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Double slit - where do they aim?

  1. Oct 30, 2009 #1
    I could not find any explanation or illustration where it is shown where do they actually aim electron gun (or something) in the version of the experiment where they shoot electrons one-by-one. I suppose this is how original setup looks like:

    Code (Text):

    ====================screen==

           \  /  \  /
    _______   ___   __________mask__
       \                /
         \            /
           \        /
             \    /
             light
     
    Here light beam is pretty wide and no doubt some photons will get to go through the slits, while still most of them would be stopped at the mask.


    But, what do they do when they shoot electrons one-by-one?

    Code (Text):

    ====================screen==


    _______   ___   __________mask__
               |
               |
               |
               |
             e-gun
     
    My best guess is that they randomly change the angle or swivel the gun left-right so some electrons get to go through slits, but most of them would still get stopped at the mask.

    Can someone provide some links with some illustrations of how is this done?


    Another question, what happens if the beam is not perpendicular to the mask, like this:
    Code (Text):

    ====================screen==


    _______   ___   __________mask__
              /  
            /    
          /      
        /        
      e-gun
     
     
    Last edited: Oct 30, 2009
  2. jcsd
  3. Oct 30, 2009 #2
    The source of light or electrons is suficcienly far behind in order to provide a uniform flux of parallel particles covering well the area of two slots.

    If the beam is not perpendicular, nothing special happens. Remember a pinhole camera. It "shows" everything . Some "images" are simply not at the center.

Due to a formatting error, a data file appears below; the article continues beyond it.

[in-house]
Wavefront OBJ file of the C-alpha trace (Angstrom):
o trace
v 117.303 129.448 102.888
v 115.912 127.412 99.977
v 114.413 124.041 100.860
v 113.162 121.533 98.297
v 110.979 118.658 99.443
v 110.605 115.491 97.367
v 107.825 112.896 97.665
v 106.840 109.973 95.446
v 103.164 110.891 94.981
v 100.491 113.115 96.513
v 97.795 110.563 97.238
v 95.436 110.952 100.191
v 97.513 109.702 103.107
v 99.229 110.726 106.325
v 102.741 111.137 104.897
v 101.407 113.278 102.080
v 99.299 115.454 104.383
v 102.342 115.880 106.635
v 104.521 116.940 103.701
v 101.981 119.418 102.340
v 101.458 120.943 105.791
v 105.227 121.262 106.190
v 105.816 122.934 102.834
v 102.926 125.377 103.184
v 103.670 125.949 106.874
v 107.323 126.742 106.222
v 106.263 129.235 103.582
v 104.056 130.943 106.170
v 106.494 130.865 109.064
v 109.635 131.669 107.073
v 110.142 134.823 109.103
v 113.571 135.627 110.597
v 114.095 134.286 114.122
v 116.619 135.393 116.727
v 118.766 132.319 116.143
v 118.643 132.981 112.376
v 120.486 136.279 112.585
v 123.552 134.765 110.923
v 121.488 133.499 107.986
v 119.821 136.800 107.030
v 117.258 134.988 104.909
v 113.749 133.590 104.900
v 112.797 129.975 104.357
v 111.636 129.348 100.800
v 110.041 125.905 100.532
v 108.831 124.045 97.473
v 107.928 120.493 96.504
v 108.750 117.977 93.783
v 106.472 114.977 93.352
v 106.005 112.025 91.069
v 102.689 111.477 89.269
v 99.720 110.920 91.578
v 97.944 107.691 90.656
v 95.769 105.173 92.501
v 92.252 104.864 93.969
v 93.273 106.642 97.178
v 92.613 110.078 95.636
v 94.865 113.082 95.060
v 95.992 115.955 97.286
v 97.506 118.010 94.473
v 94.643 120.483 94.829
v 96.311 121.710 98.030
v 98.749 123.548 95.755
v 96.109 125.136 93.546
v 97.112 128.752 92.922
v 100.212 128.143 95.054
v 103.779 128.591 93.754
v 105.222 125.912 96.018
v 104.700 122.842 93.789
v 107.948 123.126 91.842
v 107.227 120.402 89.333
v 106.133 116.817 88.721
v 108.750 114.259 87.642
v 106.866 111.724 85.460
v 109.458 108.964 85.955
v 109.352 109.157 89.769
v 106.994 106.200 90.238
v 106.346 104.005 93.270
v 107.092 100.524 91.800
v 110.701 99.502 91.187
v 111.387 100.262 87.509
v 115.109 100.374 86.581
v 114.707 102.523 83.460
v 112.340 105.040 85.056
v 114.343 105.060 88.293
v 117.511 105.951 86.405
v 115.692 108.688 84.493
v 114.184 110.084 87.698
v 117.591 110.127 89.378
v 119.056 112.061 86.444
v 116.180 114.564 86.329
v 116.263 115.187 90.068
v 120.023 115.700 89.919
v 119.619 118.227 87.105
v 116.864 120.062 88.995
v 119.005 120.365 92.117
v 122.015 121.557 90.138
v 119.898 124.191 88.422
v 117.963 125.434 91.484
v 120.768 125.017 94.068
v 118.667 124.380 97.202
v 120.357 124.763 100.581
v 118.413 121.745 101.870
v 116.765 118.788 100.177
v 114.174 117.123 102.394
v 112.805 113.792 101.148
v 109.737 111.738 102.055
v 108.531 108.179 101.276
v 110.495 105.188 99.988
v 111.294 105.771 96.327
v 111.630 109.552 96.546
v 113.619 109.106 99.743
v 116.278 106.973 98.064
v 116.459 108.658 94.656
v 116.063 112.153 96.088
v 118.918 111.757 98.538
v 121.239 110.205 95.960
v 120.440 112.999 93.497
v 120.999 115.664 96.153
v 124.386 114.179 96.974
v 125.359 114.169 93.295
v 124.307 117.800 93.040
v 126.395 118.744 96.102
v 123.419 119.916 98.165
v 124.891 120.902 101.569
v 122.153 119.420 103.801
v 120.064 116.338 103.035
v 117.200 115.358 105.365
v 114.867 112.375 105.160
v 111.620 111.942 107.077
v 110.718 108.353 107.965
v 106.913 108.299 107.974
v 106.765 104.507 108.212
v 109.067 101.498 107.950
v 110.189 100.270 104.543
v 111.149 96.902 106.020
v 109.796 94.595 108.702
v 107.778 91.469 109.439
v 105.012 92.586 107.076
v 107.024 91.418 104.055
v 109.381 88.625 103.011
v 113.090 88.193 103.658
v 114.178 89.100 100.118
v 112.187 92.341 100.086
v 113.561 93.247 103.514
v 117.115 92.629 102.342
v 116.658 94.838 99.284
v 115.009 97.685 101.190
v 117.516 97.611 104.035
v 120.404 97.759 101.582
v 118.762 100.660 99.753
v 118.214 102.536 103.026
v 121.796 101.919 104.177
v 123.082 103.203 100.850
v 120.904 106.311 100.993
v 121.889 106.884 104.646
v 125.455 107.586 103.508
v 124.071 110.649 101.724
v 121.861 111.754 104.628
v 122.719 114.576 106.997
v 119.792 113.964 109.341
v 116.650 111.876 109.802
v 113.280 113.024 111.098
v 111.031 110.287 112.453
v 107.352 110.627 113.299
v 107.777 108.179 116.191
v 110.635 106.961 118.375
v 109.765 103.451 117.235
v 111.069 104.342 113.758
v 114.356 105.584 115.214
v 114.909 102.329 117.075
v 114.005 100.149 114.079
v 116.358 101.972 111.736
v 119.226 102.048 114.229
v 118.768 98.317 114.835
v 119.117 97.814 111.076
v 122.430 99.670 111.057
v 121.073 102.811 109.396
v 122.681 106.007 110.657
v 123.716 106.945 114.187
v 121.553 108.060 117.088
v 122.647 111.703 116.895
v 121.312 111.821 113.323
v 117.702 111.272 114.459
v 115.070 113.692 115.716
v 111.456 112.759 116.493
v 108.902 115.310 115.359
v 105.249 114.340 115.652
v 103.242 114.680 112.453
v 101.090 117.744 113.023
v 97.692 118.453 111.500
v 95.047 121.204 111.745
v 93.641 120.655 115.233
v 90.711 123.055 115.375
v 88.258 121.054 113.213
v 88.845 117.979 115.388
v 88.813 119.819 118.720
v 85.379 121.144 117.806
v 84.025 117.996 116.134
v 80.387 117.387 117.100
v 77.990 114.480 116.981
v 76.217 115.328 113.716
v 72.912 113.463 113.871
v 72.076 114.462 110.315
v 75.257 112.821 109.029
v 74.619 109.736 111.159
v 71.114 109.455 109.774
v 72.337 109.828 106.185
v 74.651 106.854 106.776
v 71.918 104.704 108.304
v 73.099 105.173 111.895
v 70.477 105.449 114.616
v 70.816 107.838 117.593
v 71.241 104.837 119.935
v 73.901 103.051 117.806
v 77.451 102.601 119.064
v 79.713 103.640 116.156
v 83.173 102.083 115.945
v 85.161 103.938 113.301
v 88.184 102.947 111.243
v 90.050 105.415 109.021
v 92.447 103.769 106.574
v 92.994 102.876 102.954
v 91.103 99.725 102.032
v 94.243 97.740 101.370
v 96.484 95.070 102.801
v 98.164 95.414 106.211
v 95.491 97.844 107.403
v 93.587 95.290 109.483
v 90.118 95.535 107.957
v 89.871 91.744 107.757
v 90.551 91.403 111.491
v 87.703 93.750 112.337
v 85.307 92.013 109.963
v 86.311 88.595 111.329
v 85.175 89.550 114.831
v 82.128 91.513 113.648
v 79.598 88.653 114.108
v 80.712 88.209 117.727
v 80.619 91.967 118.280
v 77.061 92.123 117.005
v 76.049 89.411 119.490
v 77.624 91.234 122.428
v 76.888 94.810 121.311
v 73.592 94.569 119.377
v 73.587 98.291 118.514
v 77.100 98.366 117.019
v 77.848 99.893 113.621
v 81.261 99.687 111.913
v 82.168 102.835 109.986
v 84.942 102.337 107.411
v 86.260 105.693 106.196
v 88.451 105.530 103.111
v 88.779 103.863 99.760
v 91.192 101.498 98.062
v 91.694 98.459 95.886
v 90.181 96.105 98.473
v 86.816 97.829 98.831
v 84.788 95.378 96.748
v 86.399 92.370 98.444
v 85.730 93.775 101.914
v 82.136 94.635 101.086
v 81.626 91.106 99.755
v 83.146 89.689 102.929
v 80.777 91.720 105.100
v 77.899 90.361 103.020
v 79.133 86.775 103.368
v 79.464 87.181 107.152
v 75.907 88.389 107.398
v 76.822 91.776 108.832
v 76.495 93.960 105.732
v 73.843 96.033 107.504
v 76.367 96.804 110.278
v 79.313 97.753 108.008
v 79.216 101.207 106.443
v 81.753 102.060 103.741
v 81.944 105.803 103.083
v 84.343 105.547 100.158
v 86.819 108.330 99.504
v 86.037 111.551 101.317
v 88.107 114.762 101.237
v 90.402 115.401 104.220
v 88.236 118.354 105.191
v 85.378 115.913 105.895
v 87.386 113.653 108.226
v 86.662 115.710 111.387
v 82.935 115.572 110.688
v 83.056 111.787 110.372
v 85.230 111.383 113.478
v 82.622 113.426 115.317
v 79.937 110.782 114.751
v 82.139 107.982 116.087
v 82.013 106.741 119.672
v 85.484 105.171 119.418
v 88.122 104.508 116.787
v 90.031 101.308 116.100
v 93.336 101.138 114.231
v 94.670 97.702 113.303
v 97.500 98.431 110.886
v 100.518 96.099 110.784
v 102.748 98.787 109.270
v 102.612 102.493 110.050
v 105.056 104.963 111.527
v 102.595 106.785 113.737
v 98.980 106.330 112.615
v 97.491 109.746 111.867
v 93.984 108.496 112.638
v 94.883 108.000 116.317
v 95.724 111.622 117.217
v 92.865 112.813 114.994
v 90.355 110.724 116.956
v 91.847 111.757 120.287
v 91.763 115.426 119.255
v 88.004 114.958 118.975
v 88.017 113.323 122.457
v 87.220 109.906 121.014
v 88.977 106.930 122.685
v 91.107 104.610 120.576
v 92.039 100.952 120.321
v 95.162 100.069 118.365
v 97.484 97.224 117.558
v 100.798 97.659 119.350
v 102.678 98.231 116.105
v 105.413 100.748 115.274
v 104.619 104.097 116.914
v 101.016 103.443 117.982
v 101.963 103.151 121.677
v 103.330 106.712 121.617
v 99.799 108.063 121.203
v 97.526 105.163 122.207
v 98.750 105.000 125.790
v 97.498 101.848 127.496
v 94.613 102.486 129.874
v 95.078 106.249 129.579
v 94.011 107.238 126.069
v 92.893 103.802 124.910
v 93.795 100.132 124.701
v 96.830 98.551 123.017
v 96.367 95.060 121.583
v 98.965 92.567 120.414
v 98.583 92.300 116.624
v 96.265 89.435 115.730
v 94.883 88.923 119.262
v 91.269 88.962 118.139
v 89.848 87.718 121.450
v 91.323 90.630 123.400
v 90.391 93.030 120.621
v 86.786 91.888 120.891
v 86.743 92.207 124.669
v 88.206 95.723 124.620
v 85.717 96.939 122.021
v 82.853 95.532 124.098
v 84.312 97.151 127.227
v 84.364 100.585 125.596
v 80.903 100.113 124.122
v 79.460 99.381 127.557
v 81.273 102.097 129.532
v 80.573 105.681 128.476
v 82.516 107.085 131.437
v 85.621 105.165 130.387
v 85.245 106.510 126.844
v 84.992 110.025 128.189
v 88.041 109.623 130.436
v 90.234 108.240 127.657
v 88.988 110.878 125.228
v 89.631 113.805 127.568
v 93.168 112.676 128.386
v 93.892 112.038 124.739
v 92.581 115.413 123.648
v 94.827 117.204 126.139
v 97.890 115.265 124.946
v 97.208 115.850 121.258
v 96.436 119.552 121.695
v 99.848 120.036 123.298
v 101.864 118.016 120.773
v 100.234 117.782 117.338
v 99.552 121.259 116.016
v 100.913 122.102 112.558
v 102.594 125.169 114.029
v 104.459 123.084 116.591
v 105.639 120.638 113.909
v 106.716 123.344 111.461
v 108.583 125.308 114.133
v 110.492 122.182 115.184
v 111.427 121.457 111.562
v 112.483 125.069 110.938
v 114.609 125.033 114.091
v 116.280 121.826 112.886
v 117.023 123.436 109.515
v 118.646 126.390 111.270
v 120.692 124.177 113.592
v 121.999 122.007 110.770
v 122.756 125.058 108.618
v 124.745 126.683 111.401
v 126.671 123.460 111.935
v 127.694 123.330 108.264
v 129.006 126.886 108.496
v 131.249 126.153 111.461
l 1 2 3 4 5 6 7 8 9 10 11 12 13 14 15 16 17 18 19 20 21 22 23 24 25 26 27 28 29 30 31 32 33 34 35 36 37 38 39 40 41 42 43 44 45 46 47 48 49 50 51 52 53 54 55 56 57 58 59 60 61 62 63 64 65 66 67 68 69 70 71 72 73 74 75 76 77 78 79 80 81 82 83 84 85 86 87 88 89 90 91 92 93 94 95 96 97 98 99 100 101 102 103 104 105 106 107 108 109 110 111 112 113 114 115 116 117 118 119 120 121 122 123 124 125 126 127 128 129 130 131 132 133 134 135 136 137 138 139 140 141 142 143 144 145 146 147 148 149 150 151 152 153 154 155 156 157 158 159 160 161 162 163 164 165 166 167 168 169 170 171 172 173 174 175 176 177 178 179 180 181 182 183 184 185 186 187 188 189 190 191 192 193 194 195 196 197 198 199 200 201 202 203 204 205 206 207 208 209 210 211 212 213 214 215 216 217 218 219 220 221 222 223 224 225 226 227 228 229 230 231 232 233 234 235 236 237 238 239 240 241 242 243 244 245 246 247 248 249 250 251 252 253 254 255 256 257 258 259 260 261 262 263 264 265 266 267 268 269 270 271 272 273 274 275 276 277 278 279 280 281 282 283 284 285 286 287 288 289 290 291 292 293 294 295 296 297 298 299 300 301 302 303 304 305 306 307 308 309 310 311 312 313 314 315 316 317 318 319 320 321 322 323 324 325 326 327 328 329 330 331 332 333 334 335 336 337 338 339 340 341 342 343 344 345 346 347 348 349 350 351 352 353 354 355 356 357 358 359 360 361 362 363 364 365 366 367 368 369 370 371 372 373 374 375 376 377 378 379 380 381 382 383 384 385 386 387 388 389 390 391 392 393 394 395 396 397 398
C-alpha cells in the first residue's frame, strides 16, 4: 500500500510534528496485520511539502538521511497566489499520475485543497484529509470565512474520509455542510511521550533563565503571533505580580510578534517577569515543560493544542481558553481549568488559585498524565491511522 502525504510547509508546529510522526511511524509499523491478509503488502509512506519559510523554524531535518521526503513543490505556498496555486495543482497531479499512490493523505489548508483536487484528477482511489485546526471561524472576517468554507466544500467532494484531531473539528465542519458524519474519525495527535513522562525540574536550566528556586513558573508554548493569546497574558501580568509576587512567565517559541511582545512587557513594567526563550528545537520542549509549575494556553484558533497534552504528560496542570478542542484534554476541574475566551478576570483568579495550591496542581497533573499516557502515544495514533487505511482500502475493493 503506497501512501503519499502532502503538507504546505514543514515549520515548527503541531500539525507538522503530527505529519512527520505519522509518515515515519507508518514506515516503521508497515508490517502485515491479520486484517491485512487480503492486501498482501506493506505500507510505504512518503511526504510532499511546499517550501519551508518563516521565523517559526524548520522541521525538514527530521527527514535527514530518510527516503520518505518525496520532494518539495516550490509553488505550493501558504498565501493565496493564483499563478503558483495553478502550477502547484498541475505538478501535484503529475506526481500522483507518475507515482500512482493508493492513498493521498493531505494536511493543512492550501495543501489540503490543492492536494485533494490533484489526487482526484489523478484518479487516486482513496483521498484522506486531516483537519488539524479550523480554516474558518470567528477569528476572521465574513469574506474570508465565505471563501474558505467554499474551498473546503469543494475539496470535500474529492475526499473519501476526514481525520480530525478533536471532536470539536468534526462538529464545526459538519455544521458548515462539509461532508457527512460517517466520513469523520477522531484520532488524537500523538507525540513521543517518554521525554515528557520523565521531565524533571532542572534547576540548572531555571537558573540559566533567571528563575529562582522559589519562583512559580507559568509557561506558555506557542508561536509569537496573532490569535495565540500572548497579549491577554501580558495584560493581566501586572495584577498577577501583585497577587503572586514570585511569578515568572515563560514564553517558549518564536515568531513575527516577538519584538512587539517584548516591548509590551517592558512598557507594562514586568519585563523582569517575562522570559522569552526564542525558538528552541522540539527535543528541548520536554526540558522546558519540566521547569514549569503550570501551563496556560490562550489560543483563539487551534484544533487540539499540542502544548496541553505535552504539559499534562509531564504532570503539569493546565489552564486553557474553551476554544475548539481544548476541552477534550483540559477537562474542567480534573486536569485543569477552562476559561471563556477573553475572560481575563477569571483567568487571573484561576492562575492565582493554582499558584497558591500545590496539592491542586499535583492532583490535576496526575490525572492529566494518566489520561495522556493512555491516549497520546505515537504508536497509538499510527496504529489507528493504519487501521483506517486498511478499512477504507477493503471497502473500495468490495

4. Oct 30, 2009 #3
    Hi, thank you.

    I can not imagine something so very precisely narrow like laser or electron beam to randomly fluctuate in width as to cover one inch separation between slits. I also can not imagine this fluctuation would result in somewhat parallel lines, unless the gun is like 10km away.

    If someone can provide some links with these illustrations, or photos of real setup and some diagrams so I can picture this better.

    Do you mean there will be no patterns or that patterns would be as usual?
     
  5. Oct 30, 2009 #4
    The particle source is not point-like itself. It is of finite width but put far enough. So the beam is of finite size too.
    Patterns will be shifted aside and, maybe, slightly distorted (stretched).
     
  6. Oct 30, 2009 #5
    Thanks, that explains fully.


    In the meantime I found this video in another thread here.


    "This shows Thomas Young's double slit experiment using a laser pen and a couple of pencil leads. "
     
    Last edited by a moderator: Sep 25, 2014
  7. Oct 30, 2009 #6
    Yet another question, can we get interference pattern without slits, with just two intersecting cones of light, like this:

    Code (Text):

    ==========================================screen==
           \        \         /        /
             \        \     /        /
               \        \ /        /
                 \      / \      /
                   \  /     \  /
                 light1   light2
     
    This effectively models the double slit from the point after the mask, where light already has went through the slits, so I would expect interference pattern exactly match this situation:


    Code (Text):

    ==========================================screen==
           \        \         /        /